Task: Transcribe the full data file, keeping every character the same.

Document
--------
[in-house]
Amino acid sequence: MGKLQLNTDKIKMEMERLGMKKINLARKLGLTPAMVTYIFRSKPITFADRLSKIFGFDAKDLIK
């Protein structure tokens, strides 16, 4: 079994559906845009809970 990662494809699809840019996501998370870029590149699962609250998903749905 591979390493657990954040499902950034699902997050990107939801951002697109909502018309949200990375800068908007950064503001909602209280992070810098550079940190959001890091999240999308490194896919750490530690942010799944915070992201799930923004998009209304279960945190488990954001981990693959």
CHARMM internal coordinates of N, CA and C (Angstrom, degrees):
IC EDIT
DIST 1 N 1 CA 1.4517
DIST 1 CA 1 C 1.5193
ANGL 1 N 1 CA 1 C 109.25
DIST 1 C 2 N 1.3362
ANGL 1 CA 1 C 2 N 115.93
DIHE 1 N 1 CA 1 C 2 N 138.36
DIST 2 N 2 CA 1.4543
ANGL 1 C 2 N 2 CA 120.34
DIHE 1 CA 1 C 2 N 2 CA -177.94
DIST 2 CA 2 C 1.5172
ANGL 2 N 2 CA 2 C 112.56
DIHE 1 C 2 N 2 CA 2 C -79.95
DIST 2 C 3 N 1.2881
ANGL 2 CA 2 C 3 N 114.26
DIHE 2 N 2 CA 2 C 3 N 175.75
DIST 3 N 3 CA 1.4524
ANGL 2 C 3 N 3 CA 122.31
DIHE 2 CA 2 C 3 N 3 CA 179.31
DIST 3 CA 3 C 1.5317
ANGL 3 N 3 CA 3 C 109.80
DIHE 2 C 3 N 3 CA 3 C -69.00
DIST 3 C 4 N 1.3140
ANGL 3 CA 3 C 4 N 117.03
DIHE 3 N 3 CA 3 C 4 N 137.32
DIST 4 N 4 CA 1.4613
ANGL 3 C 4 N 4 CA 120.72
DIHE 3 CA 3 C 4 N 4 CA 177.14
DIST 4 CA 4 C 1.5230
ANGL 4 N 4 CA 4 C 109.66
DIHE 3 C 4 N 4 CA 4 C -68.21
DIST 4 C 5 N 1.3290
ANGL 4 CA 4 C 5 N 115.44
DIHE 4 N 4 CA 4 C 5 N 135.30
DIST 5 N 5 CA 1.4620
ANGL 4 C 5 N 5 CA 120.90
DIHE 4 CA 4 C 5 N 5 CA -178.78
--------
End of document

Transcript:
[in-house]
Amino acid sequence: MGKLQLNTDKIKMEMERLGMKKINLARKLGLTPAMVTYIFRSKPITFADRLSKIFGFDAKDLIK
């Protein structure tokens, strides 16, 4: 079994559906845009809970 990662494809699809840019996501998370870029590149699962609250998903749905 591979390493657990954040499902950034699902997050990107939801951002697109909502018309949200990375800068908007950064503001909602209280992070810098550079940190959001890091999240999308490194896919750490530690942010799944915070992201799930923004998009209304279960945190488990954001981990693959």
CHARMM internal coordinates of N, CA and C (Angstrom, degrees):
IC EDIT
DIST 1 N 1 CA 1.4517
DIST 1 CA 1 C 1.5193
ANGL 1 N 1 CA 1 C 109.25
DIST 1 C 2 N 1.3362
ANGL 1 CA 1 C 2 N 115.93
DIHE 1 N 1 CA 1 C 2 N 138.36
DIST 2 N 2 CA 1.4543
ANGL 1 C 2 N 2 CA 120.34
DIHE 1 CA 1 C 2 N 2 CA -177.94
DIST 2 CA 2 C 1.5172
ANGL 2 N 2 CA 2 C 112.56
DIHE 1 C 2 N 2 CA 2 C -79.95
DIST 2 C 3 N 1.2881
ANGL 2 CA 2 C 3 N 114.26
DIHE 2 N 2 CA 2 C 3 N 175.75
DIST 3 N 3 CA 1.4524
ANGL 2 C 3 N 3 CA 122.31
DIHE 2 CA 2 C 3 N 3 CA 179.31
DIST 3 CA 3 C 1.5317
ANGL 3 N 3 CA 3 C 109.80
DIHE 2 C 3 N 3 CA 3 C -69.00
DIST 3 C 4 N 1.3140
ANGL 3 CA 3 C 4 N 117.03
DIHE 3 N 3 CA 3 C 4 N 137.32
DIST 4 N 4 CA 1.4613
ANGL 3 C 4 N 4 CA 120.72
DIHE 3 CA 3 C 4 N 4 CA 177.14
DIST 4 CA 4 C 1.5230
ANGL 4 N 4 CA 4 C 109.66
DIHE 3 C 4 N 4 CA 4 C -68.21
DIST 4 C 5 N 1.3290
ANGL 4 CA 4 C 5 N 115.44
DIHE 4 N 4 CA 4 C 5 N 135.30
DIST 5 N 5 CA 1.4620
ANGL 4 C 5 N 5 CA 120.90
DIHE 4 CA 4 C 5 N 5 CA -178.78